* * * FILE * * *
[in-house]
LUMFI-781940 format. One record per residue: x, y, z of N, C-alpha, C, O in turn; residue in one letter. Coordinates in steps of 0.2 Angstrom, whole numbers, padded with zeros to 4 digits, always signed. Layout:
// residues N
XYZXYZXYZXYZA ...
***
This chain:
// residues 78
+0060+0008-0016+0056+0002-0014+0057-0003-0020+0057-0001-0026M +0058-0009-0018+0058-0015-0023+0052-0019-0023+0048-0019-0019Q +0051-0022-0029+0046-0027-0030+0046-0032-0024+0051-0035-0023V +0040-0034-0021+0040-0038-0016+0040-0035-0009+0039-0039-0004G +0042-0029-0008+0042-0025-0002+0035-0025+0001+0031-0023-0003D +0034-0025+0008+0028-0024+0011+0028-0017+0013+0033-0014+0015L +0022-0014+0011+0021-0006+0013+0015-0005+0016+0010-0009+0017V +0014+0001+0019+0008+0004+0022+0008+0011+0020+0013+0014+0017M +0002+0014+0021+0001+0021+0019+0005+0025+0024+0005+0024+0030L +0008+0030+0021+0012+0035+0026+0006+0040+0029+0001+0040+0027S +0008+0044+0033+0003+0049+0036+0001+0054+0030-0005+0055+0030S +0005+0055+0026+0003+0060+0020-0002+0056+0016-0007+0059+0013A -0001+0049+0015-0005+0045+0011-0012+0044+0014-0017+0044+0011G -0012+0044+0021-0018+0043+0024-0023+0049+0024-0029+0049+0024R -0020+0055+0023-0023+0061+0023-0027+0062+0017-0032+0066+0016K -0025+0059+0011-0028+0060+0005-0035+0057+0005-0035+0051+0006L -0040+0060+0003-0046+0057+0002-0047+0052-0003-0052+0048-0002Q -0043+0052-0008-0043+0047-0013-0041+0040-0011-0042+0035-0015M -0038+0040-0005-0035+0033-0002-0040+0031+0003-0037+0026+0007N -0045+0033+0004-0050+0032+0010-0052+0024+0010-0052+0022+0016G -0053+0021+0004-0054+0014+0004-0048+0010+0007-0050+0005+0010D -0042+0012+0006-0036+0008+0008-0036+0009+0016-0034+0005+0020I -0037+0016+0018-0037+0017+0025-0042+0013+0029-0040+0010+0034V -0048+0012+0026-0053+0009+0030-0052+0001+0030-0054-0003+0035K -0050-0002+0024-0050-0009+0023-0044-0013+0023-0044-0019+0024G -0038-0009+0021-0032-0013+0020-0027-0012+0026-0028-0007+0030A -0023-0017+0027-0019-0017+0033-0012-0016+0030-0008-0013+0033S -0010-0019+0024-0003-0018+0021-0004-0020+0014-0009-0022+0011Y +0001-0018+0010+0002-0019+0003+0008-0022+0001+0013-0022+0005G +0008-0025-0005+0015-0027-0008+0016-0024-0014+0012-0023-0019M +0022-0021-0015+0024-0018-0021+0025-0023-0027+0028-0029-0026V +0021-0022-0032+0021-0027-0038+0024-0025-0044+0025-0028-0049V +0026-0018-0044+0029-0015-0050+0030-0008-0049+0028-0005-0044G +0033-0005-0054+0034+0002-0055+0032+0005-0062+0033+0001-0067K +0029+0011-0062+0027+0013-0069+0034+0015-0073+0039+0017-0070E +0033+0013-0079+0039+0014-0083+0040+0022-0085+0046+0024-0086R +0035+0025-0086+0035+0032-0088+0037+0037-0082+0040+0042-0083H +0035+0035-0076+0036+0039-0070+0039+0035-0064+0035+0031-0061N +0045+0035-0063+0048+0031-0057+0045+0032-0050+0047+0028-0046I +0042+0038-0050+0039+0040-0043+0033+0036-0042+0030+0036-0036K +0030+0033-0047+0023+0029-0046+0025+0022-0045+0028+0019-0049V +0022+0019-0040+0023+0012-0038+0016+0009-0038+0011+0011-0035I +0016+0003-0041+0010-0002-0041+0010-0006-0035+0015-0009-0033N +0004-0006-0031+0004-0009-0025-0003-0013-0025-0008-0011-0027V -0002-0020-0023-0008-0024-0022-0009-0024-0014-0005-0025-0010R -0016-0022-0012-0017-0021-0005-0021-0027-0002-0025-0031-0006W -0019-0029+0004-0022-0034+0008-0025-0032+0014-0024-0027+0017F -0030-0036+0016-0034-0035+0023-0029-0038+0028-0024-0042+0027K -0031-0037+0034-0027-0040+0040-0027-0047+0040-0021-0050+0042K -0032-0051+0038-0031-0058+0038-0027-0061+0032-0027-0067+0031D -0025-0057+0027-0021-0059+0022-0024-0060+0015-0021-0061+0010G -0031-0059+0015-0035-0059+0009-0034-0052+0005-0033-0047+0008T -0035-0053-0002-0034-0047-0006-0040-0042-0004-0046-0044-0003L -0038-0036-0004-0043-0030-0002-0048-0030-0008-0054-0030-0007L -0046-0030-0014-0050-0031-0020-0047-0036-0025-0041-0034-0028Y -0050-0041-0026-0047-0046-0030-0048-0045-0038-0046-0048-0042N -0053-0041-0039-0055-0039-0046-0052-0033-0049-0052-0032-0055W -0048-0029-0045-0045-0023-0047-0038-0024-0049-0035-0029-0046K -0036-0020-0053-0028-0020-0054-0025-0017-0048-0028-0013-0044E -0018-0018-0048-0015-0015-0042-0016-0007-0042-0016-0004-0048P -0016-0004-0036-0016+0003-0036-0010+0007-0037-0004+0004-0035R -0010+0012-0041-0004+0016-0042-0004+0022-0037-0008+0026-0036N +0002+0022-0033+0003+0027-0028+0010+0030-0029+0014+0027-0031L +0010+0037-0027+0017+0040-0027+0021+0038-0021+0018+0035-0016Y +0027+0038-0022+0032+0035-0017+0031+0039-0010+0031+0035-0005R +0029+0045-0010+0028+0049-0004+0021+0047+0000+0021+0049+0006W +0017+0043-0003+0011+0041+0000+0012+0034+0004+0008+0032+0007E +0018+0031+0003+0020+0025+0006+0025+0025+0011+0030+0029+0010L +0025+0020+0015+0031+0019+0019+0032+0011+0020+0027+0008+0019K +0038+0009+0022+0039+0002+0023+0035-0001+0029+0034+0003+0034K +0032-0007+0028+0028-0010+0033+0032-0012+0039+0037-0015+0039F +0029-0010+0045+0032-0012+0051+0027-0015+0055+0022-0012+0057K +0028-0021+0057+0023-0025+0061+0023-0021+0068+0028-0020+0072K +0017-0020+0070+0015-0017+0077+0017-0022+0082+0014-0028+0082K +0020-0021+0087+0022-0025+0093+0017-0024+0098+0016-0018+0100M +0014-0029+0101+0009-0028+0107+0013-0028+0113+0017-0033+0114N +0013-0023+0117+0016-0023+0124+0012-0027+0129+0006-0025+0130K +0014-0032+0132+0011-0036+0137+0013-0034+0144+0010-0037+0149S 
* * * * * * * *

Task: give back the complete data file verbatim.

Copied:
[in-house]
LUMFI-781940 format. One record per residue: x, y, z of N, C-alpha, C, O in turn; residue in one letter. Coordinates in steps of 0.2 Angstrom, whole numbers, padded with zeros to 4 digits, always signed. Layout:
// residues N
XYZXYZXYZXYZA ...
***
This chain:
// residues 78
+0060+0008-0016+0056+0002-0014+0057-0003-0020+0057-0001-0026M +0058-0009-0018+0058-0015-0023+0052-0019-0023+0048-0019-0019Q +0051-0022-0029+0046-0027-0030+0046-0032-0024+0051-0035-0023V +0040-0034-0021+0040-0038-0016+0040-0035-0009+0039-0039-0004G +0042-0029-0008+0042-0025-0002+0035-0025+0001+0031-0023-0003D +0034-0025+0008+0028-0024+0011+0028-0017+0013+0033-0014+0015L +0022-0014+0011+0021-0006+0013+0015-0005+0016+0010-0009+0017V +0014+0001+0019+0008+0004+0022+0008+0011+0020+0013+0014+0017M +0002+0014+0021+0001+0021+0019+0005+0025+0024+0005+0024+0030L +0008+0030+0021+0012+0035+0026+0006+0040+0029+0001+0040+0027S +0008+0044+0033+0003+0049+0036+0001+0054+0030-0005+0055+0030S +0005+0055+0026+0003+0060+0020-0002+0056+0016-0007+0059+0013A -0001+0049+0015-0005+0045+0011-0012+0044+0014-0017+0044+0011G -0012+0044+0021-0018+0043+0024-0023+0049+0024-0029+0049+0024R -0020+0055+0023-0023+0061+0023-0027+0062+0017-0032+0066+0016K -0025+0059+0011-0028+0060+0005-0035+0057+0005-0035+0051+0006L -0040+0060+0003-0046+0057+0002-0047+0052-0003-0052+0048-0002Q -0043+0052-0008-0043+0047-0013-0041+0040-0011-0042+0035-0015M -0038+0040-0005-0035+0033-0002-0040+0031+0003-0037+0026+0007N -0045+0033+0004-0050+0032+0010-0052+0024+0010-0052+0022+0016G -0053+0021+0004-0054+0014+0004-0048+0010+0007-0050+0005+0010D -0042+0012+0006-0036+0008+0008-0036+0009+0016-0034+0005+0020I -0037+0016+0018-0037+0017+0025-0042+0013+0029-0040+0010+0034V -0048+0012+0026-0053+0009+0030-0052+0001+0030-0054-0003+0035K -0050-0002+0024-0050-0009+0023-0044-0013+0023-0044-0019+0024G -0038-0009+0021-0032-0013+0020-0027-0012+0026-0028-0007+0030A -0023-0017+0027-0019-0017+0033-0012-0016+0030-0008-0013+0033S -0010-0019+0024-0003-0018+0021-0004-0020+0014-0009-0022+0011Y +0001-0018+0010+0002-0019+0003+0008-0022+0001+0013-0022+0005G +0008-0025-0005+0015-0027-0008+0016-0024-0014+0012-0023-0019M +0022-0021-0015+0024-0018-0021+0025-0023-0027+0028-0029-0026V +0021-0022-0032+0021-0027-0038+0024-0025-0044+0025-0028-0049V +0026-0018-0044+0029-0015-0050+0030-0008-0049+0028-0005-0044G +0033-0005-0054+0034+0002-0055+0032+0005-0062+0033+0001-0067K +0029+0011-0062+0027+0013-0069+0034+0015-0073+0039+0017-0070E +0033+0013-0079+0039+0014-0083+0040+0022-0085+0046+0024-0086R +0035+0025-0086+0035+0032-0088+0037+0037-0082+0040+0042-0083H +0035+0035-0076+0036+0039-0070+0039+0035-0064+0035+0031-0061N +0045+0035-0063+0048+0031-0057+0045+0032-0050+0047+0028-0046I +0042+0038-0050+0039+0040-0043+0033+0036-0042+0030+0036-0036K +0030+0033-0047+0023+0029-0046+0025+0022-0045+0028+0019-0049V +0022+0019-0040+0023+0012-0038+0016+0009-0038+0011+0011-0035I +0016+0003-0041+0010-0002-0041+0010-0006-0035+0015-0009-0033N +0004-0006-0031+0004-0009-0025-0003-0013-0025-0008-0011-0027V -0002-0020-0023-0008-0024-0022-0009-0024-0014-0005-0025-0010R -0016-0022-0012-0017-0021-0005-0021-0027-0002-0025-0031-0006W -0019-0029+0004-0022-0034+0008-0025-0032+0014-0024-0027+0017F -0030-0036+0016-0034-0035+0023-0029-0038+0028-0024-0042+0027K -0031-0037+0034-0027-0040+0040-0027-0047+0040-0021-0050+0042K -0032-0051+0038-0031-0058+0038-0027-0061+0032-0027-0067+0031D -0025-0057+0027-0021-0059+0022-0024-0060+0015-0021-0061+0010G -0031-0059+0015-0035-0059+0009-0034-0052+0005-0033-0047+0008T -0035-0053-0002-0034-0047-0006-0040-0042-0004-0046-0044-0003L -0038-0036-0004-0043-0030-0002-0048-0030-0008-0054-0030-0007L -0046-0030-0014-0050-0031-0020-0047-0036-0025-0041-0034-0028Y -0050-0041-0026-0047-0046-0030-0048-0045-0038-0046-0048-0042N -0053-0041-0039-0055-0039-0046-0052-0033-0049-0052-0032-0055W -0048-0029-0045-0045-0023-0047-0038-0024-0049-0035-0029-0046K -0036-0020-0053-0028-0020-0054-0025-0017-0048-0028-0013-0044E -0018-0018-0048-0015-0015-0042-0016-0007-0042-0016-0004-0048P -0016-0004-0036-0016+0003-0036-0010+0007-0037-0004+0004-0035R -0010+0012-0041-0004+0016-0042-0004+0022-0037-0008+0026-0036N +0002+0022-0033+0003+0027-0028+0010+0030-0029+0014+0027-0031L +0010+0037-0027+0017+0040-0027+0021+0038-0021+0018+0035-0016Y +0027+0038-0022+0032+0035-0017+0031+0039-0010+0031+0035-0005R +0029+0045-0010+0028+0049-0004+0021+0047+0000+0021+0049+0006W +0017+0043-0003+0011+0041+0000+0012+0034+0004+0008+0032+0007E +0018+0031+0003+0020+0025+0006+0025+0025+0011+0030+0029+0010L +0025+0020+0015+0031+0019+0019+0032+0011+0020+0027+0008+0019K +0038+0009+0022+0039+0002+0023+0035-0001+0029+0034+0003+0034K +0032-0007+0028+0028-0010+0033+0032-0012+0039+0037-0015+0039F +0029-0010+0045+0032-0012+0051+0027-0015+0055+0022-0012+0057K +0028-0021+0057+0023-0025+0061+0023-0021+0068+0028-0020+0072K +0017-0020+0070+0015-0017+0077+0017-0022+0082+0014-0028+0082K +0020-0021+0087+0022-0025+0093+0017-0024+0098+0016-0018+0100M +0014-0029+0101+0009-0028+0107+0013-0028+0113+0017-0033+0114N +0013-0023+0117+0016-0023+0124+0012-0027+0129+0006-0025+0130K +0014-0032+0132+0011-0036+0137+0013-0034+0144+0010-0037+0149S 